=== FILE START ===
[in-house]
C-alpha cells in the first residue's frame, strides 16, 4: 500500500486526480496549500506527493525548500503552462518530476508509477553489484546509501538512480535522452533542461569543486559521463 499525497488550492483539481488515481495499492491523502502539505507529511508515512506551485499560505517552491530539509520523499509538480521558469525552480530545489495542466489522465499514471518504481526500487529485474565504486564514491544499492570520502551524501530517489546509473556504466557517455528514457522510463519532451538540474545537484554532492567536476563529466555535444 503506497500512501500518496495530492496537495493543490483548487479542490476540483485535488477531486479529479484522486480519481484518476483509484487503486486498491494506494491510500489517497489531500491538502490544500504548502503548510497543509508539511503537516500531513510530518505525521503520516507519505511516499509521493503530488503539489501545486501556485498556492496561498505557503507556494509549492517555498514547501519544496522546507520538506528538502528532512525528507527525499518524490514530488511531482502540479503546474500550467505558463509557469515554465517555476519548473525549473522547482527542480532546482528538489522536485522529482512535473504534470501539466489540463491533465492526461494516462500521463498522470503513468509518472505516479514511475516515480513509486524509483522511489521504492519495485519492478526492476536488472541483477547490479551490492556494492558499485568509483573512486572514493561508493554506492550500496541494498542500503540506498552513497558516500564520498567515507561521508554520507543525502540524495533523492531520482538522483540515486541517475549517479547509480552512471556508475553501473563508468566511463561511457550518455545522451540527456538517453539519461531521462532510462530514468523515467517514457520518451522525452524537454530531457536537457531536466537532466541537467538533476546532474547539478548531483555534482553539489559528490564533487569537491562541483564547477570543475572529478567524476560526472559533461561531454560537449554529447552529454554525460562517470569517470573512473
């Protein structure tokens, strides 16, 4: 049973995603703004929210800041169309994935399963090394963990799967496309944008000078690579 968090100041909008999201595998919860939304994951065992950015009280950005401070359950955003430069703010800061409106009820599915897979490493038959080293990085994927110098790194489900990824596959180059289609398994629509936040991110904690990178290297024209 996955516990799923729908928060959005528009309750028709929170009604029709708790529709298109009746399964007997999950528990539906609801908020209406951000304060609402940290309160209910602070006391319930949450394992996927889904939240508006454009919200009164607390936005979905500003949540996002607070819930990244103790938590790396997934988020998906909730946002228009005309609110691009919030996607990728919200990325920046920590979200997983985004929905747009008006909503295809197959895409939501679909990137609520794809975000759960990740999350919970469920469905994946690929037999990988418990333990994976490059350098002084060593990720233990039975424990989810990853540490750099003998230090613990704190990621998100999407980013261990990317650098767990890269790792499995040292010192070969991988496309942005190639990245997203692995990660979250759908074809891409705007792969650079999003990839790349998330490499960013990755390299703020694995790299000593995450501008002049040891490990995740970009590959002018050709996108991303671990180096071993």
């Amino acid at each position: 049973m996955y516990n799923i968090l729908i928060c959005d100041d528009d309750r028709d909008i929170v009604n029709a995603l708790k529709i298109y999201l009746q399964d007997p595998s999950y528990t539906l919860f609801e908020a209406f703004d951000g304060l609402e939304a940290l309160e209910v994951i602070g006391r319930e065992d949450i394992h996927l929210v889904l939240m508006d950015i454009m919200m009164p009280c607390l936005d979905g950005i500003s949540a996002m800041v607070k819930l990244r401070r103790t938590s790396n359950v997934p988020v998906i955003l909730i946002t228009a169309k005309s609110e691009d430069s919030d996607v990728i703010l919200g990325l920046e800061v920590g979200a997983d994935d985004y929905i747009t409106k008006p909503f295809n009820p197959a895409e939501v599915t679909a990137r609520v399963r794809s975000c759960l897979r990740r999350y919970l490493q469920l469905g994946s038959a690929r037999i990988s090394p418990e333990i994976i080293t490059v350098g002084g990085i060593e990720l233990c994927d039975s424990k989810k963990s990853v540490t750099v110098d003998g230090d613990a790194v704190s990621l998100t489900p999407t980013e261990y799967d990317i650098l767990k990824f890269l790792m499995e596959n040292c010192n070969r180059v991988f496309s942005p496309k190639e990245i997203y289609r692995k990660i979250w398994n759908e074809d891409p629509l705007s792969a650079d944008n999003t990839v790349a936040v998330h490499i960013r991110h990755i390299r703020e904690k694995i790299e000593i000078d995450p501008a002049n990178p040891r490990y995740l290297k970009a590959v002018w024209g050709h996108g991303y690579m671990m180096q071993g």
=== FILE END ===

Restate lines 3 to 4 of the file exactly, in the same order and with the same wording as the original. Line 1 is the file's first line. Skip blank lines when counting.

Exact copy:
């Protein structure tokens, strides 16, 4: 049973995603703004929210800041169309994935399963090394963990799967496309944008000078690579 968090100041909008999201595998919860939304994951065992950015009280950005401070359950955003430069703010800061409106009820599915897979490493038959080293990085994927110098790194489900990824596959180059289609398994629509936040991110904690990178290297024209 996955516990799923729908928060959005528009309750028709929170009604029709708790529709298109009746399964007997999950528990539906609801908020209406951000304060609402940290309160209910602070006391319930949450394992996927889904939240508006454009919200009164607390936005979905500003949540996002607070819930990244103790938590790396997934988020998906909730946002228009005309609110691009919030996607990728919200990325920046920590979200997983985004929905747009008006909503295809197959895409939501679909990137609520794809975000759960990740999350919970469920469905994946690929037999990988418990333990994976490059350098002084060593990720233990039975424990989810990853540490750099003998230090613990704190990621998100999407980013261990990317650098767990890269790792499995040292010192070969991988496309942005190639990245997203692995990660979250759908074809891409705007792969650079999003990839790349998330490499960013990755390299703020694995790299000593995450501008002049040891490990995740970009590959002018050709996108991303671990180096071993």
């Amino acid at each position: 049973m996955y516990n799923i968090l729908i928060c959005d100041d528009d309750r028709d909008i929170v009604n029709a995603l708790k529709i298109y999201l009746q399964d007997p595998s999950y528990t539906l919860f609801e908020a209406f703004d951000g304060l609402e939304a940290l309160e209910v994951i602070g006391r319930e065992d949450i394992h996927l929210v889904l939240m508006d950015i454009m919200m009164p009280c607390l936005d979905g950005i500003s949540a996002m800041v607070k819930l990244r401070r103790t938590s790396n359950v997934p988020v998906i955003l909730i946002t228009a169309k005309s609110e691009d430069s919030d996607v990728i703010l919200g990325l920046e800061v920590g979200a997983d994935d985004y929905i747009t409106k008006p909503f295809n009820p197959a895409e939501v599915t679909a990137r609520v399963r794809s975000c759960l897979r990740r999350y919970l490493q469920l469905g994946s038959a690929r037999i990988s090394p418990e333990i994976i080293t490059v350098g002084g990085i060593e990720l233990c994927d039975s424990k989810k963990s990853v540490t750099v110098d003998g230090d613990a790194v704190s990621l998100t489900p999407t980013e261990y799967d990317i650098l767990k990824f890269l790792m499995e596959n040292c010192n070969r180059v991988f496309s942005p496309k190639e990245i997203y289609r692995k990660i979250w398994n759908e074809d891409p629509l705007s792969a650079d944008n999003t990839v790349a936040v998330h490499i960013r991110h990755i390299r703020e904690k694995i790299e000593i000078d995450p501008a002049n990178p040891r490990y995740l290297k970009a590959v002018w024209g050709h996108g991303y690579m671990m180096q071993g």